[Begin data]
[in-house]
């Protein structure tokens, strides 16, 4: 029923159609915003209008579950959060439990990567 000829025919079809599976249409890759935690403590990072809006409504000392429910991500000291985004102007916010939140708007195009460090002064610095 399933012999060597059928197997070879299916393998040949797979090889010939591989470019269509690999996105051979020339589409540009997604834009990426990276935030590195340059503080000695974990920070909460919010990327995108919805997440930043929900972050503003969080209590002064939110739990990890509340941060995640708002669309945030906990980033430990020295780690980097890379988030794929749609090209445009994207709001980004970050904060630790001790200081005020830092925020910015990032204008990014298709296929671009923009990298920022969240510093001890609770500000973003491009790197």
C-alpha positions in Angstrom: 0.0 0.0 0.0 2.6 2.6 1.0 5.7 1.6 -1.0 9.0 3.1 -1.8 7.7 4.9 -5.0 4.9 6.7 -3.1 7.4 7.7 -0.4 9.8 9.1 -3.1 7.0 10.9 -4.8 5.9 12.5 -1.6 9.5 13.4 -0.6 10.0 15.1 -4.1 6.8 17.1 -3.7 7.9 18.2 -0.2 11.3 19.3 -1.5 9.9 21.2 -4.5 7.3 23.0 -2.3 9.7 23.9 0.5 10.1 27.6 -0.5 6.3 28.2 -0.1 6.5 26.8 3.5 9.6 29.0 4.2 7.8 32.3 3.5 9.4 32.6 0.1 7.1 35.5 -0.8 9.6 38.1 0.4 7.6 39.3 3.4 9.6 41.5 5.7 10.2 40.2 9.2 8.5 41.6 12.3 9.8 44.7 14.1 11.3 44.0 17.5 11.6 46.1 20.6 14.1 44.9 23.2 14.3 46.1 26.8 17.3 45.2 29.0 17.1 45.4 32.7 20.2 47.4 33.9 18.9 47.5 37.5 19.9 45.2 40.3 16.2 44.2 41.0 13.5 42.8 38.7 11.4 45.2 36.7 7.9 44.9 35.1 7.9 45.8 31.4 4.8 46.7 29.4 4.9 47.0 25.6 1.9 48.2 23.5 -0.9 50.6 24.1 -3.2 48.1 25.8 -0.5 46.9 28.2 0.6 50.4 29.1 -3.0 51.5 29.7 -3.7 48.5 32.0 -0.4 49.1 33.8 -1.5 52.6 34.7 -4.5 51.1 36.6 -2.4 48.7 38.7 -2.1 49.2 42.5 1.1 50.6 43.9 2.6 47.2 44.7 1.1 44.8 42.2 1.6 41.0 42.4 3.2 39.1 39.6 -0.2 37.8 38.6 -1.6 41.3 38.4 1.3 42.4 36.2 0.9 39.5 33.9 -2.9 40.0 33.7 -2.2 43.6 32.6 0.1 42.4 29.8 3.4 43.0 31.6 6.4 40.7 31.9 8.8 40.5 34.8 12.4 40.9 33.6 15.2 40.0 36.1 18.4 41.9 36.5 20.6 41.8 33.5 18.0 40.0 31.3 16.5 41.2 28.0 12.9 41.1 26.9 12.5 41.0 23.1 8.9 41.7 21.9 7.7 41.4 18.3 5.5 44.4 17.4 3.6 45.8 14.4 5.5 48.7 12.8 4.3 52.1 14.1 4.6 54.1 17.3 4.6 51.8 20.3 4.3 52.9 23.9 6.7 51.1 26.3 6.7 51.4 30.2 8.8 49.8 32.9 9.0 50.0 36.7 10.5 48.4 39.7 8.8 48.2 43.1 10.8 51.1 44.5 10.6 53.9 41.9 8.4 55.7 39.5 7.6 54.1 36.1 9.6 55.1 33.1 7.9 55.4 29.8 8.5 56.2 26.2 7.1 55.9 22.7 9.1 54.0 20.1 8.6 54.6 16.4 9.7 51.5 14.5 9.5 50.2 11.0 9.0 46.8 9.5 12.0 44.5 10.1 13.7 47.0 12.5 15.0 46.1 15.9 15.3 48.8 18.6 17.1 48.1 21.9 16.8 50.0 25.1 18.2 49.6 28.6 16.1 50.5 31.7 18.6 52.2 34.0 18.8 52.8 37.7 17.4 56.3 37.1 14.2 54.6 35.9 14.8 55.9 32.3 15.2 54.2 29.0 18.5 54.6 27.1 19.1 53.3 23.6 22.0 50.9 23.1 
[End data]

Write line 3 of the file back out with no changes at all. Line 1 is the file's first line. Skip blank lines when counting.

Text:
C-alpha positions in Angstrom: 0.0 0.0 0.0 2.6 2.6 1.0 5.7 1.6 -1.0 9.0 3.1 -1.8 7.7 4.9 -5.0 4.9 6.7 -3.1 7.4 7.7 -0.4 9.8 9.1 -3.1 7.0 10.9 -4.8 5.9 12.5 -1.6 9.5 13.4 -0.6 10.0 15.1 -4.1 6.8 17.1 -3.7 7.9 18.2 -0.2 11.3 19.3 -1.5 9.9 21.2 -4.5 7.3 23.0 -2.3 9.7 23.9 0.5 10.1 27.6 -0.5 6.3 28.2 -0.1 6.5 26.8 3.5 9.6 29.0 4.2 7.8 32.3 3.5 9.4 32.6 0.1 7.1 35.5 -0.8 9.6 38.1 0.4 7.6 39.3 3.4 9.6 41.5 5.7 10.2 40.2 9.2 8.5 41.6 12.3 9.8 44.7 14.1 11.3 44.0 17.5 11.6 46.1 20.6 14.1 44.9 23.2 14.3 46.1 26.8 17.3 45.2 29.0 17.1 45.4 32.7 20.2 47.4 33.9 18.9 47.5 37.5 19.9 45.2 40.3 16.2 44.2 41.0 13.5 42.8 38.7 11.4 45.2 36.7 7.9 44.9 35.1 7.9 45.8 31.4 4.8 46.7 29.4 4.9 47.0 25.6 1.9 48.2 23.5 -0.9 50.6 24.1 -3.2 48.1 25.8 -0.5 46.9 28.2 0.6 50.4 29.1 -3.0 51.5 29.7 -3.7 48.5 32.0 -0.4 49.1 33.8 -1.5 52.6 34.7 -4.5 51.1 36.6 -2.4 48.7 38.7 -2.1 49.2 42.5 1.1 50.6 43.9 2.6 47.2 44.7 1.1 44.8 42.2 1.6 41.0 42.4 3.2 39.1 39.6 -0.2 37.8 38.6 -1.6 41.3 38.4 1.3 42.4 36.2 0.9 39.5 33.9 -2.9 40.0 33.7 -2.2 43.6 32.6 0.1 42.4 29.8 3.4 43.0 31.6 6.4 40.7 31.9 8.8 40.5 34.8 12.4 40.9 33.6 15.2 40.0 36.1 18.4 41.9 36.5 20.6 41.8 33.5 18.0 40.0 31.3 16.5 41.2 28.0 12.9 41.1 26.9 12.5 41.0 23.1 8.9 41.7 21.9 7.7 41.4 18.3 5.5 44.4 17.4 3.6 45.8 14.4 5.5 48.7 12.8 4.3 52.1 14.1 4.6 54.1 17.3 4.6 51.8 20.3 4.3 52.9 23.9 6.7 51.1 26.3 6.7 51.4 30.2 8.8 49.8 32.9 9.0 50.0 36.7 10.5 48.4 39.7 8.8 48.2 43.1 10.8 51.1 44.5 10.6 53.9 41.9 8.4 55.7 39.5 7.6 54.1 36.1 9.6 55.1 33.1 7.9 55.4 29.8 8.5 56.2 26.2 7.1 55.9 22.7 9.1 54.0 20.1 8.6 54.6 16.4 9.7 51.5 14.5 9.5 50.2 11.0 9.0 46.8 9.5 12.0 44.5 10.1 13.7 47.0 12.5 15.0 46.1 15.9 15.3 48.8 18.6 17.1 48.1 21.9 16.8 50.0 25.1 18.2 49.6 28.6 16.1 50.5 31.7 18.6 52.2 34.0 18.8 52.8 37.7 17.4 56.3 37.1 14.2 54.6 35.9 14.8 55.9 32.3 15.2 54.2 29.0 18.5 54.6 27.1 19.1 53.3 23.6 22.0 50.9 23.1 